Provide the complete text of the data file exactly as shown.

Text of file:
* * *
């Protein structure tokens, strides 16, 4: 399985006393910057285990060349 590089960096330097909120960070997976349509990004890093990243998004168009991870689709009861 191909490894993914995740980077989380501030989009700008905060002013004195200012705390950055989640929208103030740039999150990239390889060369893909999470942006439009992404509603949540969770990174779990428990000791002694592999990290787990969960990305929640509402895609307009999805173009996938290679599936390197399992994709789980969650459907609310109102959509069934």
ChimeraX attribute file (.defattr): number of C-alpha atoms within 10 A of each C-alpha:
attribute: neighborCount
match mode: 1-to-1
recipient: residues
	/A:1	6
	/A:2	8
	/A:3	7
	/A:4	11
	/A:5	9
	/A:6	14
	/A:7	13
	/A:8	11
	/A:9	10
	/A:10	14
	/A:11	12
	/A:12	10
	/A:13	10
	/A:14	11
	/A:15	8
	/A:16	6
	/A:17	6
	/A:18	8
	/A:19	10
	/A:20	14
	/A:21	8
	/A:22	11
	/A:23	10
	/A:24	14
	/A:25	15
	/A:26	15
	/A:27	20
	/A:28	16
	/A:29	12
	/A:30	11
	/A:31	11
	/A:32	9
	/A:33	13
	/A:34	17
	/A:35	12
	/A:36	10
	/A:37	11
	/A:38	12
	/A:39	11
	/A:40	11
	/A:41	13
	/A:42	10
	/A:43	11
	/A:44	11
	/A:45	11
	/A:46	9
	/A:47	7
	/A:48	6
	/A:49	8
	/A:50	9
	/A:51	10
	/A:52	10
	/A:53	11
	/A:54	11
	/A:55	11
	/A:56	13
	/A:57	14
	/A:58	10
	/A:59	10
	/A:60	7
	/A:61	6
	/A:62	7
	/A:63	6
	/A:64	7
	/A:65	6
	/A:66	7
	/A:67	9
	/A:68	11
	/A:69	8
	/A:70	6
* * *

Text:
């Protein structure tokens, strides 16, 4: 399985006393910057285990060349 590089960096330097909120960070997976349509990004890093990243998004168009991870689709009861 191909490894993914995740980077989380501030989009700008905060002013004195200012705390950055989640929208103030740039999150990239390889060369893909999470942006439009992404509603949540969770990174779990428990000791002694592999990290787990969960990305929640509402895609307009999805173009996938290679599936390197399992994709789980969650459907609310109102959509069934």
ChimeraX attribute file (.defattr): number of C-alpha atoms within 10 A of each C-alpha:
attribute: neighborCount
match mode: 1-to-1
recipient: residues
	/A:1	6
	/A:2	8
	/A:3	7
	/A:4	11
	/A:5	9
	/A:6	14
	/A:7	13
	/A:8	11
	/A:9	10
	/A:10	14
	/A:11	12
	/A:12	10
	/A:13	10
	/A:14	11
	/A:15	8
	/A:16	6
	/A:17	6
	/A:18	8
	/A:19	10
	/A:20	14
	/A:21	8
	/A:22	11
	/A:23	10
	/A:24	14
	/A:25	15
	/A:26	15
	/A:27	20
	/A:28	16
	/A:29	12
	/A:30	11
	/A:31	11
	/A:32	9
	/A:33	13
	/A:34	17
	/A:35	12
	/A:36	10
	/A:37	11
	/A:38	12
	/A:39	11
	/A:40	11
	/A:41	13
	/A:42	10
	/A:43	11
	/A:44	11
	/A:45	11
	/A:46	9
	/A:47	7
	/A:48	6
	/A:49	8
	/A:50	9
	/A:51	10
	/A:52	10
	/A:53	11
	/A:54	11
	/A:55	11
	/A:56	13
	/A:57	14
	/A:58	10
	/A:59	10
	/A:60	7
	/A:61	6
	/A:62	7
	/A:63	6
	/A:64	7
	/A:65	6
	/A:66	7
	/A:67	9
	/A:68	11
	/A:69	8
	/A:70	6